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P.C.’s Johnston Wins Prize From L.A. Press Club

By July 26, 2019August 16th, 2019No Comments

The Los Angeles Press Club awarded the Pacific Citizen’s George Toshio Johnston a first-place trophy at its 61st SoCal Journalism Awards, held Saturday, June 29 in Los Angeles.

The Pacific Citizen’s George T. Johnston displays the trophy and the cover of the issue that contained his story about Vietnam vet John Masaki, which won a first-place award at the Los Angeles Press Club’s 61st SoCal Journalism Awards on June 29. (Photo: Susan Yokoyama)

The award was in the category Personality Profile for newspapers under circulation of 50,000 and was for a November 2018 story titled “Still Hovering: Ex-Door Gunner’s Vietnam Memories Never Far Away,” about Army veteran John Masaki, who served in Vietnam circa 1968 as a crew chief and door-gunner in a helicopter gunship.

Regarding the category-topping article, the judges’ comment read: “The piece is personal, factual and poignant. That combination makes for a powerful human interest personality profile. It represents thorough journalism.”

The story can be viewed at

“The P.C. is thrilled to have George formally recognized for his story. He thought of the story concept for our Veteran’s Special Issue, and the end product resulted in a feature that truly resonated with our readers and garnered much word of mouth,” said P.C. executive editor Allison Haramoto. “George was able to bring to light John’s heroism in serving his country during the war.”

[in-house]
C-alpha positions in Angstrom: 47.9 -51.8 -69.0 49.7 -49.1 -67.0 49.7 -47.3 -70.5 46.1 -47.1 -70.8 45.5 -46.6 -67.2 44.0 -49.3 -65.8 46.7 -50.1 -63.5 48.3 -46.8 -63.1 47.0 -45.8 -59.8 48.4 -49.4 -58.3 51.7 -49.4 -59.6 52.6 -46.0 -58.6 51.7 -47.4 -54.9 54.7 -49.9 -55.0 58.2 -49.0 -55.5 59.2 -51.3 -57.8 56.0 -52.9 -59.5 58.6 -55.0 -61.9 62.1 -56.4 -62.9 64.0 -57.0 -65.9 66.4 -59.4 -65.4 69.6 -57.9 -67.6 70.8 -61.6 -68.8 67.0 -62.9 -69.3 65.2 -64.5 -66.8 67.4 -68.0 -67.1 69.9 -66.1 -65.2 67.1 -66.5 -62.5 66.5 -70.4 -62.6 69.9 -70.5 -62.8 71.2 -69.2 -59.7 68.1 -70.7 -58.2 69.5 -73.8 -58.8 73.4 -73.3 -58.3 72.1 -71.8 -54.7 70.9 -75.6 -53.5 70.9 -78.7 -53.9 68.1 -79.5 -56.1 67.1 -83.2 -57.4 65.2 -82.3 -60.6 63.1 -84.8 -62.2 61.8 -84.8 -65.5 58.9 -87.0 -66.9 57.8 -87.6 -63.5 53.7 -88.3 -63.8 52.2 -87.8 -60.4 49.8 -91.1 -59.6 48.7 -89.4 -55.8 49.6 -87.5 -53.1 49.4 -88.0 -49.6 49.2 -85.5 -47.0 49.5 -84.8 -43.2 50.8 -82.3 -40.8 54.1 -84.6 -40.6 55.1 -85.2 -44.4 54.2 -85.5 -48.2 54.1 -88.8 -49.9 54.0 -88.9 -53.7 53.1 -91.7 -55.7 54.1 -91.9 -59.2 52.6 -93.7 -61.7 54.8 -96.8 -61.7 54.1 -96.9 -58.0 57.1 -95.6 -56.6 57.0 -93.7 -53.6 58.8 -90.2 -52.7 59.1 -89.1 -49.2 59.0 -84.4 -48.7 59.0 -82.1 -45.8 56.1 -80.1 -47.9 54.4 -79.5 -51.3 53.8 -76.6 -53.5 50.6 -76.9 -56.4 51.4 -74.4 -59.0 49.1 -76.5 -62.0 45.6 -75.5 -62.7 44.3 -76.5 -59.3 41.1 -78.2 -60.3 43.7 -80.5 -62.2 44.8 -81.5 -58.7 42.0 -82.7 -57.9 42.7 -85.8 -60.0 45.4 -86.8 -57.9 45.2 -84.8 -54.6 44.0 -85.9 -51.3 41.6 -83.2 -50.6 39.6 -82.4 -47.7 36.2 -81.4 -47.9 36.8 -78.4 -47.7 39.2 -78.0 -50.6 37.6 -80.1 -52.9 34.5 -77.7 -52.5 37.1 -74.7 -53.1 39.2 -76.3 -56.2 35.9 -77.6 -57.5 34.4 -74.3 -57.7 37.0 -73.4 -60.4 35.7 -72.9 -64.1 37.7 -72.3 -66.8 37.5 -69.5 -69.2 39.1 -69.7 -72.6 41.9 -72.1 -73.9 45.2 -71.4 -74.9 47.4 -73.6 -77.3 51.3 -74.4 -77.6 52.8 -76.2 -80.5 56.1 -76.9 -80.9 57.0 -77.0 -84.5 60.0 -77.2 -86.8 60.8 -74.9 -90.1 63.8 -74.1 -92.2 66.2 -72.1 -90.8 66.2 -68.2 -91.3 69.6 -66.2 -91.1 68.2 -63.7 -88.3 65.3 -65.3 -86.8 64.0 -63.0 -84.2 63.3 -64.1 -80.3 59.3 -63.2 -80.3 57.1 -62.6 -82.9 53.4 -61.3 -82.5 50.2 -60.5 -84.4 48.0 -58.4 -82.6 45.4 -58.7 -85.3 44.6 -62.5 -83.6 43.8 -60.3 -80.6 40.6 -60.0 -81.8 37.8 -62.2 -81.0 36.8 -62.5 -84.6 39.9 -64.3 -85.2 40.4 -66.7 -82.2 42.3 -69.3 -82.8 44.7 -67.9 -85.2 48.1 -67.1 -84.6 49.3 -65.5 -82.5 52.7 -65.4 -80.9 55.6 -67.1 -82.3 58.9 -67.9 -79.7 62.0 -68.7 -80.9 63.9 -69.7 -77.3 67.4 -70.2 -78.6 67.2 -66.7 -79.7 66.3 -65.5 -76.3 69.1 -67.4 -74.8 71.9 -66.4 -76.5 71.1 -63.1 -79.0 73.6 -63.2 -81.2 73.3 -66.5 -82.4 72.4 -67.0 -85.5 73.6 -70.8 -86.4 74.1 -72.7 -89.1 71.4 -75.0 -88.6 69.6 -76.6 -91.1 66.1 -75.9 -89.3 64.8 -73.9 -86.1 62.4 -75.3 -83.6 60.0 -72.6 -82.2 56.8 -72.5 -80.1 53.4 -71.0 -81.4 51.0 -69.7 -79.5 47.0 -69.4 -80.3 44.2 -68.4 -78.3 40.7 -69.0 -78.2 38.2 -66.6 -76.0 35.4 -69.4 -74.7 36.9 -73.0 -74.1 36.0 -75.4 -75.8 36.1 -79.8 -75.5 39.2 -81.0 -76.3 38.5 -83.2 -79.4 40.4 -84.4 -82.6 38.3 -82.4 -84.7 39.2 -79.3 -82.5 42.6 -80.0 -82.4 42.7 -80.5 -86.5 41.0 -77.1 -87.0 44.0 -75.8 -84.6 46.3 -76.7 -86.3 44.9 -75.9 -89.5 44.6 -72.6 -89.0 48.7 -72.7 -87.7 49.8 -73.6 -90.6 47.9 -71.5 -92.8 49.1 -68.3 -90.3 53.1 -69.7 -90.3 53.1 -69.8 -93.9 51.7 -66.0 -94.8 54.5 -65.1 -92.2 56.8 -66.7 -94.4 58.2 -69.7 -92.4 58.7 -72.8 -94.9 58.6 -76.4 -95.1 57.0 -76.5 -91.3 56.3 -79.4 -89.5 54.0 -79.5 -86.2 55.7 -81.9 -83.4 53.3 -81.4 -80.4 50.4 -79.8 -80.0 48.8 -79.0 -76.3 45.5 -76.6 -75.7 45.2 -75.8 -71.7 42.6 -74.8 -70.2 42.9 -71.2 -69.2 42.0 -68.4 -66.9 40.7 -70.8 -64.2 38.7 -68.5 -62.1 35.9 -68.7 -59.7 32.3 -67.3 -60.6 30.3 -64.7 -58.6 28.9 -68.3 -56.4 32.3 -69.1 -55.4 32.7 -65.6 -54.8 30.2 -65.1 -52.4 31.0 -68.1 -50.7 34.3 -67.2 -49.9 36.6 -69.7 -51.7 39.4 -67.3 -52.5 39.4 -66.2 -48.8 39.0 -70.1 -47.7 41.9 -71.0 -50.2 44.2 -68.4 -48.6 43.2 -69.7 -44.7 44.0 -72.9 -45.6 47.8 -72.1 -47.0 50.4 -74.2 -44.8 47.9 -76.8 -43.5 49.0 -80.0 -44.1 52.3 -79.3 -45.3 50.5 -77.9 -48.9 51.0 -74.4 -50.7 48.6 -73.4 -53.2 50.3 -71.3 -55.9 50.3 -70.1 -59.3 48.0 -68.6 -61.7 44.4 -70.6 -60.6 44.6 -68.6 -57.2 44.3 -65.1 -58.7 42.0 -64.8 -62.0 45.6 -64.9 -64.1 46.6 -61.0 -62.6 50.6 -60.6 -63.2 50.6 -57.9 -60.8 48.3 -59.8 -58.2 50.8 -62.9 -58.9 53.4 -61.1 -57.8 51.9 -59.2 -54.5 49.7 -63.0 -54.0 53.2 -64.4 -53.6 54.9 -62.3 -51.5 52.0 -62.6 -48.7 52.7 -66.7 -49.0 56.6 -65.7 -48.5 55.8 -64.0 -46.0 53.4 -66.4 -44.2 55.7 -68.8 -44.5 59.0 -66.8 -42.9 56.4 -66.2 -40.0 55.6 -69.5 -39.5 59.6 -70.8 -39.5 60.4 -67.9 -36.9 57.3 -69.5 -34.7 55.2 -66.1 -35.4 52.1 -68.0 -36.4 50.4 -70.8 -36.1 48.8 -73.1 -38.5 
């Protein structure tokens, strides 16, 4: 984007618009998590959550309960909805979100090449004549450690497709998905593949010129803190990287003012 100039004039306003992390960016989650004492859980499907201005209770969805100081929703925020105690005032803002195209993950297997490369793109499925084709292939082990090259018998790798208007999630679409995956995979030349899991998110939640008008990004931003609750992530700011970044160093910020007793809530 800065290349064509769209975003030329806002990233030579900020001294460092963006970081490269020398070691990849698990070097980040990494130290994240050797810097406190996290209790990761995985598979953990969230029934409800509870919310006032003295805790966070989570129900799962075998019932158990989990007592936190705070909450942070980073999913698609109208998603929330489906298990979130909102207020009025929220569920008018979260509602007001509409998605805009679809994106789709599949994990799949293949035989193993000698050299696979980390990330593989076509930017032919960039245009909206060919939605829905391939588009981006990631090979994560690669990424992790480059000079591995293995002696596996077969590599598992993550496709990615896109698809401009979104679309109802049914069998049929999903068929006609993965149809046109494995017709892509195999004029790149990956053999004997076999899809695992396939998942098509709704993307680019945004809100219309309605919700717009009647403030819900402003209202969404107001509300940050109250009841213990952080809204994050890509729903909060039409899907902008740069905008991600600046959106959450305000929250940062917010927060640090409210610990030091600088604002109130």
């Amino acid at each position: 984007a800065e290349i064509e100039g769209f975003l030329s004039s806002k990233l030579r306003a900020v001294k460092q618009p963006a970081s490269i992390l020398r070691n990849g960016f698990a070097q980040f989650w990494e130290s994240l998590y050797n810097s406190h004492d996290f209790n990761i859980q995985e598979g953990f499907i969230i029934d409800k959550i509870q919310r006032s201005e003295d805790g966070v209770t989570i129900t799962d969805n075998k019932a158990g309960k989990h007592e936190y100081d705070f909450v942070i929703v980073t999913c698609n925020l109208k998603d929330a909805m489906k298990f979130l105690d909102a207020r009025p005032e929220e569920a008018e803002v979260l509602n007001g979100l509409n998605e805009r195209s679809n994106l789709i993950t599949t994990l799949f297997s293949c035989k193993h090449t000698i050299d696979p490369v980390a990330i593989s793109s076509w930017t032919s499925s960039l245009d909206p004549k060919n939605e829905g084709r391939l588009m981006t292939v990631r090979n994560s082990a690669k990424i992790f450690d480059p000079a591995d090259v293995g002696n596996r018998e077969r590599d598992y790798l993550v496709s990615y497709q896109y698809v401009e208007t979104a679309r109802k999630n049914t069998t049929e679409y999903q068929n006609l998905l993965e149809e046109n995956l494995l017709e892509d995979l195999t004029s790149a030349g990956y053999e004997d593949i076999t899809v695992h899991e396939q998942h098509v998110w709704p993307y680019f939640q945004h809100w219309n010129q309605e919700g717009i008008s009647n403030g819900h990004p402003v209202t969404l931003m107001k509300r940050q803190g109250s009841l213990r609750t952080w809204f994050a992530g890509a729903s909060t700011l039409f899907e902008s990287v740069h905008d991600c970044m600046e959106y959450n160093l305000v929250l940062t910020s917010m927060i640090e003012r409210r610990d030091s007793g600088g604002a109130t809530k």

The first-place journalism prize is Johnston’s second from the LAPC. In December 2017 at the 10th National Arts & Entertainment Journalism Awards, he won in the category Commentary Diversity/Gender for a piece that appeared in Rafu Shimpo titled “Horsing Around Pays Off for Scott Oshita, Todd Minobe,” which focused on one of the members of an Academy Award-winning team that developed the animatronic horse puppet, which is a lifelike animatronic horse used in movies.

In 2018, Johnston also reported on a story about a license plate from Kansas that read “442 JAP.” The story was instrumental in having the Kansas Department of Revenue changing its policy, proscribing use of the three-letter combination “JAP” in its license plates and recalling more than 700 extant plates containing that word. [See  and]